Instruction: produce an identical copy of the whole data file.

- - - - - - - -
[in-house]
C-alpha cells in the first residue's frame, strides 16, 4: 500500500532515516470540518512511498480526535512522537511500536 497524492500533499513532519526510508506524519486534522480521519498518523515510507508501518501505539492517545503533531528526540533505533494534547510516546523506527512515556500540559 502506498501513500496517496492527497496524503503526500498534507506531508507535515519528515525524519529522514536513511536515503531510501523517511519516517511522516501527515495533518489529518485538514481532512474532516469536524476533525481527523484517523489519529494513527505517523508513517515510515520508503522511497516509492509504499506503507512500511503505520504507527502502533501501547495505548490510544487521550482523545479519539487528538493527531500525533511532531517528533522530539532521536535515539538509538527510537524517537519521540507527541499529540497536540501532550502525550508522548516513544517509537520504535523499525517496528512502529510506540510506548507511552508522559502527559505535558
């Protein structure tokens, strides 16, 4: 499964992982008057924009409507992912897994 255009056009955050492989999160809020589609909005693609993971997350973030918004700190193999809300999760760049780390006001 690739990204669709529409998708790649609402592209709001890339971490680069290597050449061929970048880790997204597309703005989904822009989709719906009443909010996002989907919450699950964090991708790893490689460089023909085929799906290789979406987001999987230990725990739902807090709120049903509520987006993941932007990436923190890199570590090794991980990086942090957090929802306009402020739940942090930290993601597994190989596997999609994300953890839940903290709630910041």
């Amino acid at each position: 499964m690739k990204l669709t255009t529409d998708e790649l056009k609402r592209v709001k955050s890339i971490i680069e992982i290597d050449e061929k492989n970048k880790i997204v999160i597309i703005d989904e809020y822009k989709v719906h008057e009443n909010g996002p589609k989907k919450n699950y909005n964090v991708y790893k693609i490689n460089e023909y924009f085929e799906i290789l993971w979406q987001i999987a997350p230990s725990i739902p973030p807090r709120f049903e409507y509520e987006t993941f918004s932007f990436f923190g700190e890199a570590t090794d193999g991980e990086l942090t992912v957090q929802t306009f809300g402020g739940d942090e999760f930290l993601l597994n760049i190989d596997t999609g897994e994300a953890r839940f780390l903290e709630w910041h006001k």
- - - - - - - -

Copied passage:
[in-house]
C-alpha cells in the first residue's frame, strides 16, 4: 500500500532515516470540518512511498480526535512522537511500536 497524492500533499513532519526510508506524519486534522480521519498518523515510507508501518501505539492517545503533531528526540533505533494534547510516546523506527512515556500540559 502506498501513500496517496492527497496524503503526500498534507506531508507535515519528515525524519529522514536513511536515503531510501523517511519516517511522516501527515495533518489529518485538514481532512474532516469536524476533525481527523484517523489519529494513527505517523508513517515510515520508503522511497516509492509504499506503507512500511503505520504507527502502533501501547495505548490510544487521550482523545479519539487528538493527531500525533511532531517528533522530539532521536535515539538509538527510537524517537519521540507527541499529540497536540501532550502525550508522548516513544517509537520504535523499525517496528512502529510506540510506548507511552508522559502527559505535558
């Protein structure tokens, strides 16, 4: 499964992982008057924009409507992912897994 255009056009955050492989999160809020589609909005693609993971997350973030918004700190193999809300999760760049780390006001 690739990204669709529409998708790649609402592209709001890339971490680069290597050449061929970048880790997204597309703005989904822009989709719906009443909010996002989907919450699950964090991708790893490689460089023909085929799906290789979406987001999987230990725990739902807090709120049903509520987006993941932007990436923190890199570590090794991980990086942090957090929802306009402020739940942090930290993601597994190989596997999609994300953890839940903290709630910041």
């Amino acid at each position: 499964m690739k990204l669709t255009t529409d998708e790649l056009k609402r592209v709001k955050s890339i971490i680069e992982i290597d050449e061929k492989n970048k880790i997204v999160i597309i703005d989904e809020y822009k989709v719906h008057e009443n909010g996002p589609k989907k919450n699950y909005n964090v991708y790893k693609i490689n460089e023909y924009f085929e799906i290789l993971w979406q987001i999987a997350p230990s725990i739902p973030p807090r709120f049903e409507y509520e987006t993941f918004s932007f990436f923190g700190e890199a570590t090794d193999g991980e990086l942090t992912v957090q929802t306009f809300g402020g739940d942090e999760f930290l993601l597994n760049i190989d596997t999609g897994e994300a953890r839940f780390l903290e709630w910041h006001k």